There is no doubt that the outstanding issue with the Former Yugoslav Republic of Macedonia should have been resolved long ago. That is what the Greek national interests mandated in1992 and still do today.
Greece has many reasons to support the unity of FYROM, so that it will not be an arena for conflicts and competitions, or for the rekindling of Balkan passions.
Our country also has many reasons to seek a peaceful, prosperous, and inter-connected Balkans, linked with Europe.
The Balkans could in that case serve to expand Greece’s economic influence so as to operate as another hinterland for Greek interests and provide a secure and free conduit to and from Greece for products, services, and travelers.
Moreover, everyone can discern that our northern neighbours are not in a position to threaten in any way our nation’s territorial integrity and homogeneity.
These issues have been judged decisively and irrevocably, as distinguished historians have said, back in 1923, with the exchange of populations and the settling in northern Greece of 700,000 Greek refugees from the Pontus region and Asia Minor.
Despite all that, the issue at hand, and particularly the FYROM naming issue and the irredentist intentions that it reflects, continues to be divisive and disorienting in Greece, because it is used in domestic power plays.
In 1993, then prime minister Constantine Mitsotakis lost power due to the clash over the name at that time.
Now, the government of Alexis Tsipras is seeking to exploit the issue in order to transcend an underlying governmental crisis, and to mask the wear and tear of governance.
It attempted to split an up-and-coming New Democracy, to immobilise it politically, and at the same time to construct a partnership governmental scheme, as the current ruling coalition partner, Panos Kammenos and his Independent Greeks party, is exhausted. They express objections and do not appear to serve any longer the left-wing government’s policy of alliances.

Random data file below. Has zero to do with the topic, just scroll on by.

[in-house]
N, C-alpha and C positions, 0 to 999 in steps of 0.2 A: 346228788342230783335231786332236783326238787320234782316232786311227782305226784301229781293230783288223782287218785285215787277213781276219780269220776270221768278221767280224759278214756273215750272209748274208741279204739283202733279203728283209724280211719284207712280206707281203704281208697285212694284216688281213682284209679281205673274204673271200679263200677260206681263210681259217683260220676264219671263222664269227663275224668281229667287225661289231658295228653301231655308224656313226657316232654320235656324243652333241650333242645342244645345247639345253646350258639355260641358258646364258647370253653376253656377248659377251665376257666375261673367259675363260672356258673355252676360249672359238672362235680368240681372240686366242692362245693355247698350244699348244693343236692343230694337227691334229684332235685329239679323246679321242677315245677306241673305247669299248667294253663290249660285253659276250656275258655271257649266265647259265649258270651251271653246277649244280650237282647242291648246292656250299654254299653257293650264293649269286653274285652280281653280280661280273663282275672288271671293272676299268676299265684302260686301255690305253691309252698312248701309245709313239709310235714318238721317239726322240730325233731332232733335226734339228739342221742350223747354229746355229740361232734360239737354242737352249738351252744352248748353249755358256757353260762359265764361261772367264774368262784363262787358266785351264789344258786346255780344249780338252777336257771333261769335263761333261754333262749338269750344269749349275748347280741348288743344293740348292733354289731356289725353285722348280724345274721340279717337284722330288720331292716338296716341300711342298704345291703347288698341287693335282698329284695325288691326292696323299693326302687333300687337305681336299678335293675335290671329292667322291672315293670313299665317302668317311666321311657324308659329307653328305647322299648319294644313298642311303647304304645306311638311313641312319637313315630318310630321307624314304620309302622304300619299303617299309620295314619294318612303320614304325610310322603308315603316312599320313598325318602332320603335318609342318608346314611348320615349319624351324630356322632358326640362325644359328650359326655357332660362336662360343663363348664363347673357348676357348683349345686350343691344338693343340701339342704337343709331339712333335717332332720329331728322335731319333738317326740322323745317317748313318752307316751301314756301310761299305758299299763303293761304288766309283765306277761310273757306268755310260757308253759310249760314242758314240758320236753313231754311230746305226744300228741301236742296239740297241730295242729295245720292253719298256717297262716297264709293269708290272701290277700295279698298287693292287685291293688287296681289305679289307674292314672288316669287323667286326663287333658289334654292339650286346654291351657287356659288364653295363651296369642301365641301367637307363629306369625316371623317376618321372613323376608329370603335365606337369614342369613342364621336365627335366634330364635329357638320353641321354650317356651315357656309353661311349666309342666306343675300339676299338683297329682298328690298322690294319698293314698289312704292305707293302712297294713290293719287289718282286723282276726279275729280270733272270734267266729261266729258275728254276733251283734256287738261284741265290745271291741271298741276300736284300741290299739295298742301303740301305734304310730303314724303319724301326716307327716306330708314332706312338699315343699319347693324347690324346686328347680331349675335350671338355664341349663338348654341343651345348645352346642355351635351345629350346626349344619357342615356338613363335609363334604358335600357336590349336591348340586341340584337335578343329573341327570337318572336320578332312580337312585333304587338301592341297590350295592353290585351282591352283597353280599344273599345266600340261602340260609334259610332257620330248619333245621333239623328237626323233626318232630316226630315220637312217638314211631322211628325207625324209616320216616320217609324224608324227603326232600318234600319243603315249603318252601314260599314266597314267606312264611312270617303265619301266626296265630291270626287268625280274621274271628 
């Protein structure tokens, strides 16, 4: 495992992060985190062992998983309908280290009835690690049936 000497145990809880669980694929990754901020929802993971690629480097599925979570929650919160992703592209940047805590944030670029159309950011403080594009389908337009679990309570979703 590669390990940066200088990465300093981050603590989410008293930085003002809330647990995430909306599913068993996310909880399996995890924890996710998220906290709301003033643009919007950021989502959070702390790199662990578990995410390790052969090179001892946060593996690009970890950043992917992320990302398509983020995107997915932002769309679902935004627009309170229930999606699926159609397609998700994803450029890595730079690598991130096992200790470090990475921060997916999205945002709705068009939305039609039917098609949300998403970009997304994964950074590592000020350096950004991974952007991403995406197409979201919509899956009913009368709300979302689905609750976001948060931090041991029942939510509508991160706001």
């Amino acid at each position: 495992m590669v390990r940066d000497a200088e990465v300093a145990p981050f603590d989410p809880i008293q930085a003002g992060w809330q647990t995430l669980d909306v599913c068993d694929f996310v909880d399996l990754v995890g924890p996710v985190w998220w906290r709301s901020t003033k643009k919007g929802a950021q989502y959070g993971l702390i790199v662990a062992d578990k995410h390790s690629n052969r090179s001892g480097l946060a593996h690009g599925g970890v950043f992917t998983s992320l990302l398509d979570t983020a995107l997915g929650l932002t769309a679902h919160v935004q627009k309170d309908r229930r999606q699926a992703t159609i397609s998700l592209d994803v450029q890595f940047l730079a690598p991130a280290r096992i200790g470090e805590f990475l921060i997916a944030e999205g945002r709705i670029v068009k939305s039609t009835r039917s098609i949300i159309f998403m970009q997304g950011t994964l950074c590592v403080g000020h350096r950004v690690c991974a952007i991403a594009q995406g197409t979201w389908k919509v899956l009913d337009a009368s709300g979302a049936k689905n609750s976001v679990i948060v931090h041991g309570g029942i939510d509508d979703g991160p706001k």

The prime minister “played with the “Macedonian issue”, and decided that through it, he could erect new dividing lines, highlight differences with the centre-right, and achieve what he could not with the economy, in which, to borrow his own term, he was forced to “soil his hands”, adopting the same policies as those of his ideological and political opponents.
Main opposition leader Kyriakos Mitsotakis was carried away by the pressure from Mr. Tsipras, and was shaken by the elective affinities of his party with the politically diverse masses at the Thessaloniki protest.
He was forced to change and adopt reasoning that is alien to his convictions, and to tolerate nationalist voices and far-right rhetoric, which everyone knows he despises.
The fact that he was forced to compromise for the sake of party unity does not alter the parameters of the problem.
As things are going, Greece will quite possibly miss yet another opportunity to close this open front and thus play a dominant role in the region, with multiple benefits.
Our country would have much to gain if it were to play its role in the region decisively, especially now that it is preparing to re-enter the international economic system.
This confluence of events could yield multiple benefits.
Transforming foreign policy into a domestic affair and a tool for achieving other objectives is not, unfortunately, the best way to advance national interests.
On the contrary, it exhibits weakness and delay. It reveals how weak our leaderships are.